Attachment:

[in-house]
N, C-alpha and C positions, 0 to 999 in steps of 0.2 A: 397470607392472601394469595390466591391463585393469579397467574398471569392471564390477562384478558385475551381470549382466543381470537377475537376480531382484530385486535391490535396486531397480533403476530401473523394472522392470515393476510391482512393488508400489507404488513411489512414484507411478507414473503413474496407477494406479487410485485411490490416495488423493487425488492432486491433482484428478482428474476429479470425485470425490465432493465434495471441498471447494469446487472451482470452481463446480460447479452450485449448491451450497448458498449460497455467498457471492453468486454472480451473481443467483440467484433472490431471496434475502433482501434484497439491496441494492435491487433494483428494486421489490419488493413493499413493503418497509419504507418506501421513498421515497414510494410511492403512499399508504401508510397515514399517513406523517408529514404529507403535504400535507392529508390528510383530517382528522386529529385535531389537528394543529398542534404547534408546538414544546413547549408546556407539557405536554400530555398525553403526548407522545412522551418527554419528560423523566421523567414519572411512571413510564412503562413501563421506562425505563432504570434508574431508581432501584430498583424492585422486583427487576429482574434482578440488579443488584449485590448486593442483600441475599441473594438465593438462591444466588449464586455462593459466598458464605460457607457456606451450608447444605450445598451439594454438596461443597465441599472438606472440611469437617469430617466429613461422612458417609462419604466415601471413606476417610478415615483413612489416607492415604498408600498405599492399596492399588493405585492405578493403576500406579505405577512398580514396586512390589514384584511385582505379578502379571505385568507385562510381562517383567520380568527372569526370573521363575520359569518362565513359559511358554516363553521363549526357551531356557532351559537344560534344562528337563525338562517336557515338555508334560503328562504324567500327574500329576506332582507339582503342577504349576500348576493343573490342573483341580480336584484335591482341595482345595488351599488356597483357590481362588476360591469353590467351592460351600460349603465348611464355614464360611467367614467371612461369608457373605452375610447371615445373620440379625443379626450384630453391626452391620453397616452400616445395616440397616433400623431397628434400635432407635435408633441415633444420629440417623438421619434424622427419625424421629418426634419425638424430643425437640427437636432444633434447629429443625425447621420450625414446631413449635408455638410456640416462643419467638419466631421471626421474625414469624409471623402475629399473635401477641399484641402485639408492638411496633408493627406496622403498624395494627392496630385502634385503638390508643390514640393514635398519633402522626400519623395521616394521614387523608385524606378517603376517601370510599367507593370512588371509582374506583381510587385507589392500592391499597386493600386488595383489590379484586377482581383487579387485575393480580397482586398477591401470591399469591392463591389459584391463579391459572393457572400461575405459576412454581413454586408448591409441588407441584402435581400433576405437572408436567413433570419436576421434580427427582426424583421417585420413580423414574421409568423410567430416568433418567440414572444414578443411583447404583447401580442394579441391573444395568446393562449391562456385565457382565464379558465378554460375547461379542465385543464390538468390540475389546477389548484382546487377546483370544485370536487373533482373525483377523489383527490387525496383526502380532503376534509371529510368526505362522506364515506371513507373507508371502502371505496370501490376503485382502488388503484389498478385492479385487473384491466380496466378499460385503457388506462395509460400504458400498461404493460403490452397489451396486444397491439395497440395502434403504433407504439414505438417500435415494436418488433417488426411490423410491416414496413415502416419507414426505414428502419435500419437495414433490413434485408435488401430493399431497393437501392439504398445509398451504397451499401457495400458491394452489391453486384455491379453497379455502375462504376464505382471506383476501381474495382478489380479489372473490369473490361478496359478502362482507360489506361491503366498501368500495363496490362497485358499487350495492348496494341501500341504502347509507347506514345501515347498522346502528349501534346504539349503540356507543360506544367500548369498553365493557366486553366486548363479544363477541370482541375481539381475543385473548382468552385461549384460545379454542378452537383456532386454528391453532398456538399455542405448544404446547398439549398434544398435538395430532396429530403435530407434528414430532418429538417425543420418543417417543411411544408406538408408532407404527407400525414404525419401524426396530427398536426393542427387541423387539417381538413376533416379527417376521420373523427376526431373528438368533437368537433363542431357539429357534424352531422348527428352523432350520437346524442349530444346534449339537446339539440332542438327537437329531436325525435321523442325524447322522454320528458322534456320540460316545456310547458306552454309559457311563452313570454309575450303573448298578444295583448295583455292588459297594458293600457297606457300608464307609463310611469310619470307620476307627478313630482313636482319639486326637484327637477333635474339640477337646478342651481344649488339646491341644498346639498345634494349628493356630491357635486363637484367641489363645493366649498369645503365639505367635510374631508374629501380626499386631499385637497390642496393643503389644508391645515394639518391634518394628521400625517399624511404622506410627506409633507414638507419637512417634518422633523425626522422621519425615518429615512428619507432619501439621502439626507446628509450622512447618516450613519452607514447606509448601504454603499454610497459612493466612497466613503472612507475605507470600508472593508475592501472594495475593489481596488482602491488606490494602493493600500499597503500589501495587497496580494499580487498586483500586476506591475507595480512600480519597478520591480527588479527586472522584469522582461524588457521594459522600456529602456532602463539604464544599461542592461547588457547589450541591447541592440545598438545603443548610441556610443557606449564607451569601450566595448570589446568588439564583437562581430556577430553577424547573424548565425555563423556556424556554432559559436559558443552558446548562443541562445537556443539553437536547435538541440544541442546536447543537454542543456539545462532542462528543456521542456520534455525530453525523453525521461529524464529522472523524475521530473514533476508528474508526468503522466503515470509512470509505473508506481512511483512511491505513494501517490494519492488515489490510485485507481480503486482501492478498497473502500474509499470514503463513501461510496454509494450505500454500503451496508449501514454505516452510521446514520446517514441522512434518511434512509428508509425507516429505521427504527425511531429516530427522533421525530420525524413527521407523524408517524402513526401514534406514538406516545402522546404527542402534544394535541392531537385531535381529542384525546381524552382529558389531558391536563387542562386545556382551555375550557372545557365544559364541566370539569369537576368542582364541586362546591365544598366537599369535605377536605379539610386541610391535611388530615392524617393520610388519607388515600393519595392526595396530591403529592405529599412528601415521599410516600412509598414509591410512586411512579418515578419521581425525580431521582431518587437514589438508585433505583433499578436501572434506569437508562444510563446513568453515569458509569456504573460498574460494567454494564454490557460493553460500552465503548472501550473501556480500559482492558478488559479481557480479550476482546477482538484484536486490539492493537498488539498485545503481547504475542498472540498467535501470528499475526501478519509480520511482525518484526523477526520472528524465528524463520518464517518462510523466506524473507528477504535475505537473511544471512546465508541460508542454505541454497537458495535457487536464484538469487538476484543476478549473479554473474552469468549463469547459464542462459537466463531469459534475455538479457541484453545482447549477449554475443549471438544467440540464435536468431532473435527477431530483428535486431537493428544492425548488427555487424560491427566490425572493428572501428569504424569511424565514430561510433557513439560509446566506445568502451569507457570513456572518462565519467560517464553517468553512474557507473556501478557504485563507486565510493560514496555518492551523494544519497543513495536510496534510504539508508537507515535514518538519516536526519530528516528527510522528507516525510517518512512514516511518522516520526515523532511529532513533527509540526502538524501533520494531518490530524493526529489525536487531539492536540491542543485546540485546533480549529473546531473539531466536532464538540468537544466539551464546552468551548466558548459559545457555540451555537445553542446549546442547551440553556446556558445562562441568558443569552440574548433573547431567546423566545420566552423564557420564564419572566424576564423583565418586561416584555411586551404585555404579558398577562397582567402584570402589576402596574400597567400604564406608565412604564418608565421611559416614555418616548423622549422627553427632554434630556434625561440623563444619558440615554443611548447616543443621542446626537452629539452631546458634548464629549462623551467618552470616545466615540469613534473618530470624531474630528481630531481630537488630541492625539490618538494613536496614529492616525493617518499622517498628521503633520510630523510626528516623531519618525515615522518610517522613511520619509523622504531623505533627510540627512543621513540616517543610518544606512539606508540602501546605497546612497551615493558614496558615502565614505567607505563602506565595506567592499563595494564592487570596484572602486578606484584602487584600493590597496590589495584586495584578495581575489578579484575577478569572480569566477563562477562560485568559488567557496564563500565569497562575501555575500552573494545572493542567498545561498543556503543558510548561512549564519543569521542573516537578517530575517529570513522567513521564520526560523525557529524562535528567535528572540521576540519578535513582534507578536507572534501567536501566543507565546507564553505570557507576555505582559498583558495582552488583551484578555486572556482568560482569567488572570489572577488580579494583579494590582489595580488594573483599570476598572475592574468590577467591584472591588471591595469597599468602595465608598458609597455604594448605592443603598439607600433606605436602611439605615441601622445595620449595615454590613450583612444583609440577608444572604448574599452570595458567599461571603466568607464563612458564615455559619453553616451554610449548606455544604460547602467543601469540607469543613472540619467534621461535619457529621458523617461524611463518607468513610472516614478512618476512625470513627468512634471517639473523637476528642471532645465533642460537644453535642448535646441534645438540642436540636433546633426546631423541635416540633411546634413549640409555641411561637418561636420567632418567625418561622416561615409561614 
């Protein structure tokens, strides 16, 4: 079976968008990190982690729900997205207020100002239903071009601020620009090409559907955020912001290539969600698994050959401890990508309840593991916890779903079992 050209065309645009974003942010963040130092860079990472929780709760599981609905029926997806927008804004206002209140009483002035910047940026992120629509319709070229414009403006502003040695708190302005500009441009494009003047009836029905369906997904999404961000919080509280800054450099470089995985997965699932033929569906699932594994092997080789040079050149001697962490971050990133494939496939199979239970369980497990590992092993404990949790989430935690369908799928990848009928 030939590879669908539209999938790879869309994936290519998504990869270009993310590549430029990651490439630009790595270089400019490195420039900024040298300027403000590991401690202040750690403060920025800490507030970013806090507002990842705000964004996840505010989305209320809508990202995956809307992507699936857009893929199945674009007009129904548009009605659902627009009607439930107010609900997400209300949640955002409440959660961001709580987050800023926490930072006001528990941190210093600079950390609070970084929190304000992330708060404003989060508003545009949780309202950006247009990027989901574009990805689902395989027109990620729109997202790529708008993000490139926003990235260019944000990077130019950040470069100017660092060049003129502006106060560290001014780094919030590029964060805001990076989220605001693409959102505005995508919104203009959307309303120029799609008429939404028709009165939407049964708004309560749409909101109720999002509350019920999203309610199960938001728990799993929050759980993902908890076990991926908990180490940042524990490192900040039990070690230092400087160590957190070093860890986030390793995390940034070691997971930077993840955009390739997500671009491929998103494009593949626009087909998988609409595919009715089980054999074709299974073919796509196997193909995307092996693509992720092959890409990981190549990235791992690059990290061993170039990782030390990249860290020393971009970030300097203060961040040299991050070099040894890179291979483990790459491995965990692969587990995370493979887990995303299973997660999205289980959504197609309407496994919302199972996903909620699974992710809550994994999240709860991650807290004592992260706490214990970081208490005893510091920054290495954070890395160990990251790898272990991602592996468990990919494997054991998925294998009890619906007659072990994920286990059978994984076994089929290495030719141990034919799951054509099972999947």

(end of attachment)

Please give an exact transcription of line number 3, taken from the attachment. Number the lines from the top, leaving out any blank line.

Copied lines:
């Protein structure tokens, strides 16, 4: 079976968008990190982690729900997205207020100002239903071009601020620009090409559907955020912001290539969600698994050959401890990508309840593991916890779903079992 050209065309645009974003942010963040130092860079990472929780709760599981609905029926997806927008804004206002209140009483002035910047940026992120629509319709070229414009403006502003040695708190302005500009441009494009003047009836029905369906997904999404961000919080509280800054450099470089995985997965699932033929569906699932594994092997080789040079050149001697962490971050990133494939496939199979239970369980497990590992092993404990949790989430935690369908799928990848009928 030939590879669908539209999938790879869309994936290519998504990869270009993310590549430029990651490439630009790595270089400019490195420039900024040298300027403000590991401690202040750690403060920025800490507030970013806090507002990842705000964004996840505010989305209320809508990202995956809307992507699936857009893929199945674009007009129904548009009605659902627009009607439930107010609900997400209300949640955002409440959660961001709580987050800023926490930072006001528990941190210093600079950390609070970084929190304000992330708060404003989060508003545009949780309202950006247009990027989901574009990805689902395989027109990620729109997202790529708008993000490139926003990235260019944000990077130019950040470069100017660092060049003129502006106060560290001014780094919030590029964060805001990076989220605001693409959102505005995508919104203009959307309303120029799609008429939404028709009165939407049964708004309560749409909101109720999002509350019920999203309610199960938001728990799993929050759980993902908890076990991926908990180490940042524990490192900040039990070690230092400087160590957190070093860890986030390793995390940034070691997971930077993840955009390739997500671009491929998103494009593949626009087909998988609409595919009715089980054999074709299974073919796509196997193909995307092996693509992720092959890409990981190549990235791992690059990290061993170039990782030390990249860290020393971009970030300097203060961040040299991050070099040894890179291979483990790459491995965990692969587990995370493979887990995303299973997660999205289980959504197609309407496994919302199972996903909620699974992710809550994994999240709860991650807290004592992260706490214990970081208490005893510091920054290495954070890395160990990251790898272990991602592996468990990919494997054991998925294998009890619906007659072990994920286990059978994984076994089929290495030719141990034919799951054509099972999947």